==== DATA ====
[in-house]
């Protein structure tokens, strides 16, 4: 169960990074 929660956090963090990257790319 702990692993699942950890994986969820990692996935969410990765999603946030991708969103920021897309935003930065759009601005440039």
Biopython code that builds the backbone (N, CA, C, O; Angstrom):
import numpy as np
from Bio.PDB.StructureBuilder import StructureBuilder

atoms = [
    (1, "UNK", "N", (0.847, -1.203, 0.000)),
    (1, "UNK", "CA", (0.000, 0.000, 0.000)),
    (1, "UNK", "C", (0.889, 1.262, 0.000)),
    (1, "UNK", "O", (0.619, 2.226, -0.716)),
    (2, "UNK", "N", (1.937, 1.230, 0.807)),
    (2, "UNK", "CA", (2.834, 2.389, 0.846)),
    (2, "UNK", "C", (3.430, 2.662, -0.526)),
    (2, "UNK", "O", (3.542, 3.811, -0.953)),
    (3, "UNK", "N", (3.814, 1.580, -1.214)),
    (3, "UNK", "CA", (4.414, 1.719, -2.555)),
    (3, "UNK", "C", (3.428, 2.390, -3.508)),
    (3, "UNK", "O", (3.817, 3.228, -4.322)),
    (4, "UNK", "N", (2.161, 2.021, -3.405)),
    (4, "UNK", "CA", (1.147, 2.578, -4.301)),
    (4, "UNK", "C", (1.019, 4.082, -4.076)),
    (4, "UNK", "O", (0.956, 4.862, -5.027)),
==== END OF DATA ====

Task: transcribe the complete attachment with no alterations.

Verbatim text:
[in-house]
């Protein structure tokens, strides 16, 4: 169960990074 929660956090963090990257790319 702990692993699942950890994986969820990692996935969410990765999603946030991708969103920021897309935003930065759009601005440039």
Biopython code that builds the backbone (N, CA, C, O; Angstrom):
import numpy as np
from Bio.PDB.StructureBuilder import StructureBuilder

atoms = [
    (1, "UNK", "N", (0.847, -1.203, 0.000)),
    (1, "UNK", "CA", (0.000, 0.000, 0.000)),
    (1, "UNK", "C", (0.889, 1.262, 0.000)),
    (1, "UNK", "O", (0.619, 2.226, -0.716)),
    (2, "UNK", "N", (1.937, 1.230, 0.807)),
    (2, "UNK", "CA", (2.834, 2.389, 0.846)),
    (2, "UNK", "C", (3.430, 2.662, -0.526)),
    (2, "UNK", "O", (3.542, 3.811, -0.953)),
    (3, "UNK", "N", (3.814, 1.580, -1.214)),
    (3, "UNK", "CA", (4.414, 1.719, -2.555)),
    (3, "UNK", "C", (3.428, 2.390, -3.508)),
    (3, "UNK", "O", (3.817, 3.228, -4.322)),
    (4, "UNK", "N", (2.161, 2.021, -3.405)),
    (4, "UNK", "CA", (1.147, 2.578, -4.301)),
    (4, "UNK", "C", (1.019, 4.082, -4.076)),
    (4, "UNK", "O", (0.956, 4.862, -5.027)),